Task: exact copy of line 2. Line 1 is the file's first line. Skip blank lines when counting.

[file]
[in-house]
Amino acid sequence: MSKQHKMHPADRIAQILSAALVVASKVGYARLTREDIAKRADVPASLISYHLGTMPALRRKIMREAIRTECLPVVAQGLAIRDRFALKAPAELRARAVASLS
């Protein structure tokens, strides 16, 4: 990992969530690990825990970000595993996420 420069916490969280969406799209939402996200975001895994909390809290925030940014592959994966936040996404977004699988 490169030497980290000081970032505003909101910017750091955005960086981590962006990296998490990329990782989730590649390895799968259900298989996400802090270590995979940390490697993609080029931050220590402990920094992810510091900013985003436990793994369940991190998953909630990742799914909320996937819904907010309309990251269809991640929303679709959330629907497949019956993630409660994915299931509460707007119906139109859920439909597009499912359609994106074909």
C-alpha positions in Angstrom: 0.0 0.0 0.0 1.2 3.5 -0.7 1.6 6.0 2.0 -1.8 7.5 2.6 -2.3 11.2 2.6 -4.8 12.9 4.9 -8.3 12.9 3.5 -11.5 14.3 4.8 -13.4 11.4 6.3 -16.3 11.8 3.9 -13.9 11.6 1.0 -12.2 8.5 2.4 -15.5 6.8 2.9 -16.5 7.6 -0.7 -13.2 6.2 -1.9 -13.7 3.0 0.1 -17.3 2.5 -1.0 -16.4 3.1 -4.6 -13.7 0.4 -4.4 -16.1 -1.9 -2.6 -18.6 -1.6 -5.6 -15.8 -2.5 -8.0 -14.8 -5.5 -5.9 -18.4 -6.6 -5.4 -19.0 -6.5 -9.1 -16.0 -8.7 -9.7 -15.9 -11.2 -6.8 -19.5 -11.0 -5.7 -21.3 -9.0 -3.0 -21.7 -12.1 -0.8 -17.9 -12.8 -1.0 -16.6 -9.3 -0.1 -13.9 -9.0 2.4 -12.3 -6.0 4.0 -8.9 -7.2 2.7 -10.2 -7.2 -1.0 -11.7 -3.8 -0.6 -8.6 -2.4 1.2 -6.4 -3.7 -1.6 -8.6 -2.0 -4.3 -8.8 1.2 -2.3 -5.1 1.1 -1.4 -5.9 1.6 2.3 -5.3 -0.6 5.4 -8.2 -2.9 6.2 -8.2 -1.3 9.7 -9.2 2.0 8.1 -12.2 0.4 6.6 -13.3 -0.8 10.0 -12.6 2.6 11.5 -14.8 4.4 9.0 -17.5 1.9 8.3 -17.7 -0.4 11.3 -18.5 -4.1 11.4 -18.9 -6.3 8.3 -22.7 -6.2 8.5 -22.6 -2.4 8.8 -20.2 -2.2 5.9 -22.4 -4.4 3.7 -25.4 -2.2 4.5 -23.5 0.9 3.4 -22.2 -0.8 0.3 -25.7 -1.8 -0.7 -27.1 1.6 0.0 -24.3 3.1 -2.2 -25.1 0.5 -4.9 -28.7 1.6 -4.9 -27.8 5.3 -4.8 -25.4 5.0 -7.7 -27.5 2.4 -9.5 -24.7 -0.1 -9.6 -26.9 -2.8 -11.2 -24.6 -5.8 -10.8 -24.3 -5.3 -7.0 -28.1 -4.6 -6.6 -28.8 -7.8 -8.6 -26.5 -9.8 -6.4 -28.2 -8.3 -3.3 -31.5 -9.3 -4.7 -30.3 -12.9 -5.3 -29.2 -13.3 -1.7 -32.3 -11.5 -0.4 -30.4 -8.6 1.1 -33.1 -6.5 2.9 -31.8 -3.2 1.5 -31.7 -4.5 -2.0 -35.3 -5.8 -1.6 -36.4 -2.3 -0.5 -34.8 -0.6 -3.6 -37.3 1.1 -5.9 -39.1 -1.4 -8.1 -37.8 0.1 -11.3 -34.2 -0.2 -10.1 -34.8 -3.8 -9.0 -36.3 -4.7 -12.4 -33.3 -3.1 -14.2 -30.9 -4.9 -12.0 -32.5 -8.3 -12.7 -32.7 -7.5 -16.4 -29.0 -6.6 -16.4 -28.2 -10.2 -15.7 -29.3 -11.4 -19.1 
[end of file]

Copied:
Amino acid sequence: MSKQHKMHPADRIAQILSAALVVASKVGYARLTREDIAKRADVPASLISYHLGTMPALRRKIMREAIRTECLPVVAQGLAIRDRFALKAPAELRARAVASLS